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8 Facts About College Athletics and Scholarships: What Every High School Athlete Needs to Know

Over the next few weeks, 400,000 US college athletes will head back to their campuses to begin another year of college sports. But what most parents and high school athletes don’t realize, according to Karen Weaver, EdD, director of Athletics for Penn State University-Abington and a TV color analyst for CBS College Sports and Big Ten Network, is that there is 22 times more academic aid available than athletic scholarships and Olympic sports scholarships usually are in the $3,000-$5,000 per year range. Only two percent of high school athletes receive an athletic scholarship and only one third of college athletes have an athletic scholarship.

During the latest edition of #CollegeChat via Twitter, Weaver (http://twitter.com//collegeathlete ) and other college professionals and students discussed facts about college athletics. “I’m afraid that most club coaches are selling parents a bill of goods in chasing after an athletic scholarship,” Weaver said. “There can be a lot more availability of academic aid for college athletes at Division III schools which tend to be small private colleges. Aspiring college athletes need to ask themselves what are their priorities?”

Weaver outlined the following facts about college athletics and recruiting during #CollegeChat (http://twitter.com/collegechat):

Fact 1: Four Year Full Ride Athletic Scholarships are a Myth

Contrary to what parents and high school athletes believe, guaranteed four year full ride scholarships are a myth. The National Collegiate Athletic Association (NCAA) stipulates that athletic scholarships are good for one year at a time and are potentially renewable at the coach’s discretion. Coaches that promise full ride 4 year scholarships are not telling the truth. In addition, if an athlete is injured the athlete may lose their scholarship.

Fact 2: Forget Studying Abroad or Participating in Internships in Most DI Programs

According to Weaver, in most DI programs it is very unlikely that athletes will be able to participate in studying abroad or working in internships. However, in DII and DIII it is more likely that athletes can participate in studying abroad and internships as well as other campus extracurricular activities.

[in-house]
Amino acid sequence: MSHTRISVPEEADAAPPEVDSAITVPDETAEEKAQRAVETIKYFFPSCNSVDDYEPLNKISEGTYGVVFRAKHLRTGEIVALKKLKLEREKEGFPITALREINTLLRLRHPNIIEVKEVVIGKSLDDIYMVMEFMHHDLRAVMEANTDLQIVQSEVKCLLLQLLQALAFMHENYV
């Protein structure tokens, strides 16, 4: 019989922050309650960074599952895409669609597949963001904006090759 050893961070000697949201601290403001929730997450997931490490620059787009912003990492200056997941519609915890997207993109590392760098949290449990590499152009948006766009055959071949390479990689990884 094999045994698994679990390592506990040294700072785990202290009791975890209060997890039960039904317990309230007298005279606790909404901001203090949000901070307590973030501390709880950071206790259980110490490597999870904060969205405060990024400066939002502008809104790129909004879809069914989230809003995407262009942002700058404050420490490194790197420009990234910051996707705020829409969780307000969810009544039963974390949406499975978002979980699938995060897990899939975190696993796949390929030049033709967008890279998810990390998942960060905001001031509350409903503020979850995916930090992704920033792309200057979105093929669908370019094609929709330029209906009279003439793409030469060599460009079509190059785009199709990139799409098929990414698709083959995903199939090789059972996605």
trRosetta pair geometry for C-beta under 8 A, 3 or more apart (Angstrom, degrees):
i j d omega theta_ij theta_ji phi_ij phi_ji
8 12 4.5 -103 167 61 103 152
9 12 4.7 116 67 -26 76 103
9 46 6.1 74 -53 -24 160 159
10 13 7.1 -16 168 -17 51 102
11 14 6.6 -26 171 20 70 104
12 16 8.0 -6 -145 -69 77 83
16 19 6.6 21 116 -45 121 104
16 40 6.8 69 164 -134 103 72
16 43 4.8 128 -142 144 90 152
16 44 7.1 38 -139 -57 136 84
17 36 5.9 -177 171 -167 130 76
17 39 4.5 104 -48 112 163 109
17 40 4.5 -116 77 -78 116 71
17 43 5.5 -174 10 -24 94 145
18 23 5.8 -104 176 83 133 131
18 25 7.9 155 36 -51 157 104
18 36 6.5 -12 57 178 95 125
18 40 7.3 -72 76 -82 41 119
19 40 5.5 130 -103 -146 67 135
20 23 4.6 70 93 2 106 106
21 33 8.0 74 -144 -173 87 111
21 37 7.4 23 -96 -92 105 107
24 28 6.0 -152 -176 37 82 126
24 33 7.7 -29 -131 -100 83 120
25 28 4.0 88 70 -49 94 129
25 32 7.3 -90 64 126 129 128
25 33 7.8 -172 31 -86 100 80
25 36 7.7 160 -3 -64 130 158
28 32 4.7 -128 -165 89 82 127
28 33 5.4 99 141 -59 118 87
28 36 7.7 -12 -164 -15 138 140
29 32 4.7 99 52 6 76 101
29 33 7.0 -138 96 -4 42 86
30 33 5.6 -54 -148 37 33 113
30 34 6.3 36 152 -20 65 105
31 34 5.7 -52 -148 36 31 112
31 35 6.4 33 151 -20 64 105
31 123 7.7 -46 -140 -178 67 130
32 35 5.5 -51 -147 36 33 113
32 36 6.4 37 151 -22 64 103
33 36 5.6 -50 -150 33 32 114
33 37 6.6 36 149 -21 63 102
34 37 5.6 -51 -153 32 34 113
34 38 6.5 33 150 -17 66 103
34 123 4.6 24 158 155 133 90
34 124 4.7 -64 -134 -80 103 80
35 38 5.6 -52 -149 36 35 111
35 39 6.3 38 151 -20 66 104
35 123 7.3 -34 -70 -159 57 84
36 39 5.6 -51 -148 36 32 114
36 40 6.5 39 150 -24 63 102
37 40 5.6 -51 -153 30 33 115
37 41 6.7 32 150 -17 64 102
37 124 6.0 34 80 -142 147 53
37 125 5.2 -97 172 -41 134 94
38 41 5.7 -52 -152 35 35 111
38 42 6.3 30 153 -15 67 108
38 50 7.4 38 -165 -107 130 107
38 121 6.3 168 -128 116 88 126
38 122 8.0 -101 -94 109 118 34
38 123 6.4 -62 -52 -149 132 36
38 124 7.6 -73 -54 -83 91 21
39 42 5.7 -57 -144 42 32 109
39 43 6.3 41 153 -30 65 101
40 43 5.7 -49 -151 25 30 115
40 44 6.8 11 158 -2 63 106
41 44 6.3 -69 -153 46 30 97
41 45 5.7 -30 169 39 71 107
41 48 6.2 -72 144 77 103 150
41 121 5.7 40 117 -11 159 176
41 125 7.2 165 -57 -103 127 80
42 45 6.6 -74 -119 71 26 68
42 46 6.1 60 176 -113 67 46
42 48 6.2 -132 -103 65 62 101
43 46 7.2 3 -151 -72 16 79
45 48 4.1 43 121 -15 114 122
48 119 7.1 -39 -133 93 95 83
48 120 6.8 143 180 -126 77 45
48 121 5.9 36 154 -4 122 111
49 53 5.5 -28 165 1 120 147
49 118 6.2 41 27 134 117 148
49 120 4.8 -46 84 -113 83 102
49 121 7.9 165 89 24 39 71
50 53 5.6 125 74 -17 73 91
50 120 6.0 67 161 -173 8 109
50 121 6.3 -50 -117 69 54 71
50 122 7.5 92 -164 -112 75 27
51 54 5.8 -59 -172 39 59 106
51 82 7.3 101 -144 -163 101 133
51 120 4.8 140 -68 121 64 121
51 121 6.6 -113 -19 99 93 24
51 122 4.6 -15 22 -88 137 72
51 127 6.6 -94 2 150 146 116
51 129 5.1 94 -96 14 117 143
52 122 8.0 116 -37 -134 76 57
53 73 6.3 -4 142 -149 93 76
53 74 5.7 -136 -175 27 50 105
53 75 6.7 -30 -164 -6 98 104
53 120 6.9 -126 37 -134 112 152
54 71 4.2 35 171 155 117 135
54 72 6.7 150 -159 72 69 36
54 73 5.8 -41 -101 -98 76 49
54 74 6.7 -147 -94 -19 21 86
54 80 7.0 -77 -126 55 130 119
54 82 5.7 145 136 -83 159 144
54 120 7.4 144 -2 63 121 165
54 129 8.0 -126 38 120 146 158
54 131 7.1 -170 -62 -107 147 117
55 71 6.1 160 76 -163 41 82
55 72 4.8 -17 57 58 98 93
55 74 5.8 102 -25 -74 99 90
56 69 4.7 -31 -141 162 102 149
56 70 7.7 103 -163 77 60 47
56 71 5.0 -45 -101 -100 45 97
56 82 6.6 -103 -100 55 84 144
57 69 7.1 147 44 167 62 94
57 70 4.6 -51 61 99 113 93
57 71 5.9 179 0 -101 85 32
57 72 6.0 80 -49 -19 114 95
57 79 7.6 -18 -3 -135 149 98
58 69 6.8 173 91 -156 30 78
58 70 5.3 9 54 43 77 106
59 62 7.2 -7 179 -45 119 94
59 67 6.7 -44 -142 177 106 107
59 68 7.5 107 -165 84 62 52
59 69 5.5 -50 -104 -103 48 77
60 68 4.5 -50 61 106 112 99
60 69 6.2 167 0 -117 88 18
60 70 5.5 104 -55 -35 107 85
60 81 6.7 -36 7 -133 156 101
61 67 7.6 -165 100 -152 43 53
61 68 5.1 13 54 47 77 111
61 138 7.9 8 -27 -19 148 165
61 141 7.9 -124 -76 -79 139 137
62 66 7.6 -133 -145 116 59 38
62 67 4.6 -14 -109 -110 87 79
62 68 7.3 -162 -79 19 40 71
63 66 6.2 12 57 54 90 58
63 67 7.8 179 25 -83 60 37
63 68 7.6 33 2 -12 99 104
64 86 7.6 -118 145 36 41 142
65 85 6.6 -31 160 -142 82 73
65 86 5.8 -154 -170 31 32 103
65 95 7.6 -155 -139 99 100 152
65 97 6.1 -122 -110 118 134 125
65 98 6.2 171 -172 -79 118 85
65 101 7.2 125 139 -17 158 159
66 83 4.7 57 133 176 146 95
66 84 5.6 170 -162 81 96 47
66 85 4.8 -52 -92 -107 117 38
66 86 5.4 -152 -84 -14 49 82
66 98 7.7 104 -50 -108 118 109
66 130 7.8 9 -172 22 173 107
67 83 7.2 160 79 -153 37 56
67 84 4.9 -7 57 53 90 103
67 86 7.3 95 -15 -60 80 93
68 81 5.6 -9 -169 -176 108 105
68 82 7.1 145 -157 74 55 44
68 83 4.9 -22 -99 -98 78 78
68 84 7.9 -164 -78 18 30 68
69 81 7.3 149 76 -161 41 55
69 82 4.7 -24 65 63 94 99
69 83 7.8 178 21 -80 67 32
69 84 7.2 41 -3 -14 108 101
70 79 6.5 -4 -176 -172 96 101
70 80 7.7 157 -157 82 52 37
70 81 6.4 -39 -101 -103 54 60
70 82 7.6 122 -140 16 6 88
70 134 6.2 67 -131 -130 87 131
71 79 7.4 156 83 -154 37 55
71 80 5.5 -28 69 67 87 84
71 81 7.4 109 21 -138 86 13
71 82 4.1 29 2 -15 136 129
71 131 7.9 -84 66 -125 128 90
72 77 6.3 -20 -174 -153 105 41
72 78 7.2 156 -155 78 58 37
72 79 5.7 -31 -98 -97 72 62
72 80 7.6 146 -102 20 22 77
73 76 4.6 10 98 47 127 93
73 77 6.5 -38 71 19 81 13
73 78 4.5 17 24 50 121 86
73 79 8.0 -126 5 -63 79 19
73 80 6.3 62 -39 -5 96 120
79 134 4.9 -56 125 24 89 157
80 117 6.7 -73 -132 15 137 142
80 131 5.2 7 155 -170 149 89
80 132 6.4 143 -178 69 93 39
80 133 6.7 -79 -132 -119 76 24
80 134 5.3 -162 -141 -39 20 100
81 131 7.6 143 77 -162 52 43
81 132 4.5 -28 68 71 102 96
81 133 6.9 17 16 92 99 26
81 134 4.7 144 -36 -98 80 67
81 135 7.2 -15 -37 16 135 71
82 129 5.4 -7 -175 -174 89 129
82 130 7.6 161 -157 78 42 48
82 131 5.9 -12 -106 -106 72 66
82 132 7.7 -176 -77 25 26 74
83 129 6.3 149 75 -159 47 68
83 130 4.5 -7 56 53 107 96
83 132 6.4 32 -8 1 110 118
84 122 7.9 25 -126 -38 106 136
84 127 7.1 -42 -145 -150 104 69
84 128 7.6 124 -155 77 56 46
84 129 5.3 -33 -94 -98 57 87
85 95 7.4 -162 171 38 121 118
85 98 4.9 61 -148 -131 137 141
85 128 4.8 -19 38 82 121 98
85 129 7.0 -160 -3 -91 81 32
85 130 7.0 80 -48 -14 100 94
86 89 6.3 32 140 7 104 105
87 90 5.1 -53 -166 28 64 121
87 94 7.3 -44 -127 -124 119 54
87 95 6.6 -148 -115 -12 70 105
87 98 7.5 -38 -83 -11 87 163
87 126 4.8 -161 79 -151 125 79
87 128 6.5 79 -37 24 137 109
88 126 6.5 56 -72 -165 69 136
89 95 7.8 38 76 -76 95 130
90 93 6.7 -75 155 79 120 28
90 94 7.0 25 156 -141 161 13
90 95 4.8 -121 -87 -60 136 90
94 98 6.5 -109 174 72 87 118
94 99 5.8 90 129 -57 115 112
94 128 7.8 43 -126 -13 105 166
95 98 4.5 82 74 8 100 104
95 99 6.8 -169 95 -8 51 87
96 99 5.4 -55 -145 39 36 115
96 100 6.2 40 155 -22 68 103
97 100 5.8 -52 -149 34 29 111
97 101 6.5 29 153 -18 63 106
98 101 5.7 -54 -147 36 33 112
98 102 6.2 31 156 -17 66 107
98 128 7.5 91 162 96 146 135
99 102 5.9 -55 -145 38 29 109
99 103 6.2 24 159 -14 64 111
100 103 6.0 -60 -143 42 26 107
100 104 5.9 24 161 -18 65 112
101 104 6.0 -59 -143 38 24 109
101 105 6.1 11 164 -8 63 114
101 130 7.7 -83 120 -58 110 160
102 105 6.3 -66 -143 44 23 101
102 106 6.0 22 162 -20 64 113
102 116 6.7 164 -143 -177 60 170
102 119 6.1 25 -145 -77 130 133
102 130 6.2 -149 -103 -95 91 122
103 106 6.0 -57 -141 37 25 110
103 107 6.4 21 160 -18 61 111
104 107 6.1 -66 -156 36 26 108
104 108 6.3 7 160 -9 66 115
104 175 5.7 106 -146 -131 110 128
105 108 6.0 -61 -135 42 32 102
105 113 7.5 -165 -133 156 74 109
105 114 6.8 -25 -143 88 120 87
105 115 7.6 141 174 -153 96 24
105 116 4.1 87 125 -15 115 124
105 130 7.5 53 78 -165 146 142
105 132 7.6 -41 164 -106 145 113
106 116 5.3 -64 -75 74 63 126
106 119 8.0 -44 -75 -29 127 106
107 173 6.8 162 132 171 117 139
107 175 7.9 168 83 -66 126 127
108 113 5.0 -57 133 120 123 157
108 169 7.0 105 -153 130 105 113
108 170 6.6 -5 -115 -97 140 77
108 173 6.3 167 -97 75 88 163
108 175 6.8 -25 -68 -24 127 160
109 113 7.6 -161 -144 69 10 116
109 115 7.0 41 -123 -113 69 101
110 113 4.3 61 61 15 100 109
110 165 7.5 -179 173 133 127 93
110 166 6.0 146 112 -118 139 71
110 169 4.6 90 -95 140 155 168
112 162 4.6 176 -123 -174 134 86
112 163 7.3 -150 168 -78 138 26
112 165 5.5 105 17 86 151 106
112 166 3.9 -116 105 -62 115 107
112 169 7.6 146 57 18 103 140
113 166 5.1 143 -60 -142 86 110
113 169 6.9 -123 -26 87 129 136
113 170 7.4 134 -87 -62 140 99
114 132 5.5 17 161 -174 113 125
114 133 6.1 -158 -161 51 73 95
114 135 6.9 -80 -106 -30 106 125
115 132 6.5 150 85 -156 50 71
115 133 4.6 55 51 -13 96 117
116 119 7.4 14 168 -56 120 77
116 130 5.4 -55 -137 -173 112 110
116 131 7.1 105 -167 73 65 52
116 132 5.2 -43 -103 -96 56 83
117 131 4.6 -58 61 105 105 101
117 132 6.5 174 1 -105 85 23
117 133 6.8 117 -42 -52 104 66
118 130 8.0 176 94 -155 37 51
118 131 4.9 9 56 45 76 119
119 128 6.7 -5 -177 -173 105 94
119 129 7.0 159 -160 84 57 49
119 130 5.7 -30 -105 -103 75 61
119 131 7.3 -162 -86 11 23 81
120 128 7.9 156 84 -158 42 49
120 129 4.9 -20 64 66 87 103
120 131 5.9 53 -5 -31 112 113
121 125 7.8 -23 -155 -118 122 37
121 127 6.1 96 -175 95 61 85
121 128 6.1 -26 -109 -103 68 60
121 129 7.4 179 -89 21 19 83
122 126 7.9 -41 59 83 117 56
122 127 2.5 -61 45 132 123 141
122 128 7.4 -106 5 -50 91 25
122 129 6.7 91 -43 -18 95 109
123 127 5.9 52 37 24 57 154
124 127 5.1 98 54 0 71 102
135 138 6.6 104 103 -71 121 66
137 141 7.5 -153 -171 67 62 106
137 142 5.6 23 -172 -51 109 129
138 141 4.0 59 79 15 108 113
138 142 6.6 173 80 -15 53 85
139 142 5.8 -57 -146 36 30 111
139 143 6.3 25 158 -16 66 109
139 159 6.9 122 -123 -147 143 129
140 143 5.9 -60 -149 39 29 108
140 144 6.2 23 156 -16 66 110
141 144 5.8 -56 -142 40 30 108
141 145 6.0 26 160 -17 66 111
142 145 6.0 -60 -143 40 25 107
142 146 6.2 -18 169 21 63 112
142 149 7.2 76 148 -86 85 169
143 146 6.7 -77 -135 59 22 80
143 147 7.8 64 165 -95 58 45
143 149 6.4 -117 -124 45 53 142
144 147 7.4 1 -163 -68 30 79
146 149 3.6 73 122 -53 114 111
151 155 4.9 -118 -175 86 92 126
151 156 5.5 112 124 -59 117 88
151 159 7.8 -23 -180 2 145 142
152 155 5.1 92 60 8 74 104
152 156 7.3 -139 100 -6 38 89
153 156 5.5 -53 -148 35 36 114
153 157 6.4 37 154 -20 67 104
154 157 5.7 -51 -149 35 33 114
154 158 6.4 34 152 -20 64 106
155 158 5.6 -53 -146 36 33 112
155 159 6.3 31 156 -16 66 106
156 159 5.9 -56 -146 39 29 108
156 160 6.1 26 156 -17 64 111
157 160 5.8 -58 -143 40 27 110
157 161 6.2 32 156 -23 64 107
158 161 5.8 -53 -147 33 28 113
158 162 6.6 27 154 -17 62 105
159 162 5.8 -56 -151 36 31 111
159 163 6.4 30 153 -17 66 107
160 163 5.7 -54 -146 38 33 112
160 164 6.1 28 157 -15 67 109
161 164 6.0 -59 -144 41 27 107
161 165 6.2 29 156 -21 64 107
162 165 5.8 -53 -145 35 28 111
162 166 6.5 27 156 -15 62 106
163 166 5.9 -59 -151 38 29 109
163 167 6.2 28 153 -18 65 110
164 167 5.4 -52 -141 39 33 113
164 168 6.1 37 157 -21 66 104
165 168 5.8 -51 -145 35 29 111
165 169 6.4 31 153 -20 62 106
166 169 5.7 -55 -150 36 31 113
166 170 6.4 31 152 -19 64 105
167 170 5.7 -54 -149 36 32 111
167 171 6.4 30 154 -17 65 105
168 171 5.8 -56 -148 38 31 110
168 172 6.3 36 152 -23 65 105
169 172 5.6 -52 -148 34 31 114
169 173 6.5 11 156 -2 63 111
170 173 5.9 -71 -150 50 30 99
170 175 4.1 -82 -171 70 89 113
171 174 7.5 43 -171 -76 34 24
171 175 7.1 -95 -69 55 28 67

Fact 3: College Sports May Leave Little Time to Study

Generally, when college athletes are “in season” they may spend 15 to 30 hours per week training and playing in games. In addition, they will also be spending a significant amount of time traveling to games. Therefore, when high school athletes are comparing different colleges, it is extremely important that they find out from other players how much time is required to devote to their sport. Make sure to ask about practice time, weight training time, and travel schedule as well as off season training.

Fact 4: Hiring an Athletic Recruiter Can Be a Waste of Money

According to Weaver, “I am not a fan of most recruiting services. Most coaches do not like the interference.” Instead, Weaver recommends that parents and aspiring college athletes do the work themselves. One place to start is Weaver’s website at http: http://www.intelligentrecruiting.org/ . On the “Resource” link page http://www.intelligentrecruiting.org/resources.html parent and athletes will find an exhaustive list of resources they can utilize to learn more about the recruiting process. High School athletes and parents should also download and read through the NCAA’s “2010-2011 Guide for the College Bound Student Athlete” available at http://www.ncaapublications.com/p-3950-2010-2011-guide-for-the-college-bound-student-athlete.aspx

Weaver recommends that parents or high school students make the first contact with a coach via email explaining why the student athlete is interested in that college. The email could also include a link to the student athlete’s highlight footage on YouTube. Coaches are also interested in a student athlete’s scholastic record including GPA, SAT or ACT scores, AP classes and any academic and athletic awards.